19. Ok, maybe a dumb question. The whole bridging/passaggio/belting thing. It gets confusing because we read that the male passaggio is typically starting somewhere around d4-f4. Ok, fair enough. Yet then we read that so and so likes to "belt"a b4 or c5. So if he can "belt" a b4 then how is his passaggio down somewhere around d4-f4? As a person becomes more trained does this all become a matter of semantics and/or shades of gray? for instance that same singer could probably hit a b4 in chest, or "mixed", or pure head voice, correct? And nevermind those 3 pictureword terms, he could probably hit NUMEROUS different shadings and versions of that same b4...correct? I think its just the term "bridging" that throws me. The term itself implies some sort of "digital" either/or thing when its really not that way. The term "bridge" make you think someone has done a trick or something lol. But if a guy sings a phrase from chest voice up to, say, a4-b4...its not going to stand out like "omg, he bridged!"...correct? Obviously a trained singer isnt going to all of a sudden hit one specific note and his while vocal character change So the term "bridging"...does it really almost apply more to sirens that to singing actual phrases? Any good examples out there of guys singing phrases where they obviously bridged within the phrase? Obviously there are plenty of examples where guys belt B4-c5ish stuff in pure chest. Its like there are SO many examples of belts around b4 that it makes it hard to understand the passaggio being said to be around d4-f4ish
  20. Ok this is the time of my life where I'm really really vocally frustated.. Started off 4 years ago with Brett Manning's stuff brought MM, SS, MV, etc. I've improved a lot but not as much as I'd like. I want a consistent working vocal range from E4-C5 and then I'd focus on other stuff. I can already hit those notes but I've to put much effort and when I sing with a little less effort, I sound like whining. I'm thinking about moving to Ken Tamplin's stuff. I've already brought his program too (all 3 volumes) but he looks like he's straining and his notes sound extremely heavy. I do not want that. I'm an engineering student and belong to a broke family. I cannot afford a vocal coach or any other program for now or atleast for 4-5 years until I get a job. What are the vocal techniques of these guys? They're notes sound so full yet effortless. I can do that but it sounds like crying and takes much effort. G#4-A#4 at the starting. This guy slays the notes at the end (F#4-G4). The most difficult notes for me. Any help would be extremely appreciated. This guy is currently at the pinnacle in India.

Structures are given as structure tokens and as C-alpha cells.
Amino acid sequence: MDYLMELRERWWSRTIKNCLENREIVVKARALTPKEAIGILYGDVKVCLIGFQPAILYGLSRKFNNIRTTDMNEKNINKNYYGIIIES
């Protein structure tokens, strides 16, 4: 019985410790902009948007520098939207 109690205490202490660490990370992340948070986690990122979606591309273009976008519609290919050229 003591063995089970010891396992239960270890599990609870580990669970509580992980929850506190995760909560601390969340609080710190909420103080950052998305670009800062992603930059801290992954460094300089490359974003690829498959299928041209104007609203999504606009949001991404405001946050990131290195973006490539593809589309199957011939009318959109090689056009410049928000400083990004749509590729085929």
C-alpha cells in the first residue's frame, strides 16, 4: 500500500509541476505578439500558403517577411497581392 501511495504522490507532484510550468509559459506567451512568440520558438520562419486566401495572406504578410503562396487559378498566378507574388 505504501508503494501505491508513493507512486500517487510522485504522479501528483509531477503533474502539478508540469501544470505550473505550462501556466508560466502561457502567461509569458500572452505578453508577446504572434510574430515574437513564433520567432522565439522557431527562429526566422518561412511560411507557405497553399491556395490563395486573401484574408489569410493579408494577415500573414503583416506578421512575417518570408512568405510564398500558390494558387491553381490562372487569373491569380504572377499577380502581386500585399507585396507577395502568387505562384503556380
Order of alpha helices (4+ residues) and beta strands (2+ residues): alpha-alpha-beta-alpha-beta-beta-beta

21. Víctor Malheiros

    Good rock songs for beginners

    I would like to add some songs to my daily vocal practice, but most of the songs I like invove belting long phrases around A4-C5. I wanted to avoid frustration, so I came here to ask you: What are some good rock songs for beginners to practice? Thank you.
  22. K. Mc

    False Cord Function

    Interestingly enough, I got into a discussion about false cord function with David L. Jones of about this "false cord function" and have been mind boggled about the concept. I was told that it is often used in metal and rock music to pitch "death growls" and "death screams," and parson my terminology if those are incorrect. I admittedly know nothing about rock music or metal, nor would I ever claim to. That said, knowing that there are several rock aficionados here, I was curious if anyone is familiar with this false cord function and just exactly how it operates?
  23. Did the original version recently. Any and all feedback welcome.
  24. Robert Lunte, "Timeless Chains". A song about my "x" Anna Christina. Enjoy. Silently your, beauty took my breath away... Now comes the rain, can I feel another day. So much time has past away from that fateful day. So much time has passed, since you turned away. Chorus Now timeless chains, there's no escape! You walked Away Just when I started to get my life back under me. Berlin skies of gray, so cold I cannot breath Cause I lost, mean Frau in the storm, that marked my destiny! But here I stand defiantly mending a heart ripped to shreds of tragedy But my face to the wind, Im washed from my sins, but you still keeps haunting me Chorus Timeless chains, there's no escape! You walked Away Just when I started to get my life back under me So much time has past away from that fateful day. So much time has passed since you turned away. Chorus Timeless chains, there's no escape! You walked Away Just when I started to get my life back under me!
  25. Hello everyone! I started getting interested in singing a couple months ago, but I am struggling a lot to sing most of the rock songs that I like. I have done my fair share of research about chest, head and mixed voice, which led me to believe that I am a baritone. The very lowest note I can sing is F2, and I can usually drag my chest voice up until G4. that means I usually experience a "crack" on Ab4. Therefore I can't sing 99% of songs unless I overcome that problem. I found out that you can learn and develop the ability to sing in the passagio zone and to connect all the registers, by doing vocal exercises. I recently downloaded an app which has about 5 scales for you to sing along. But I really don't know how much time per day I should spend doing that. Also, should I allow my voice to go into head voice, or should I push my chest voice higher until it cracks? I know this may seem dumb for some people, but I have just gotten started. Thank you!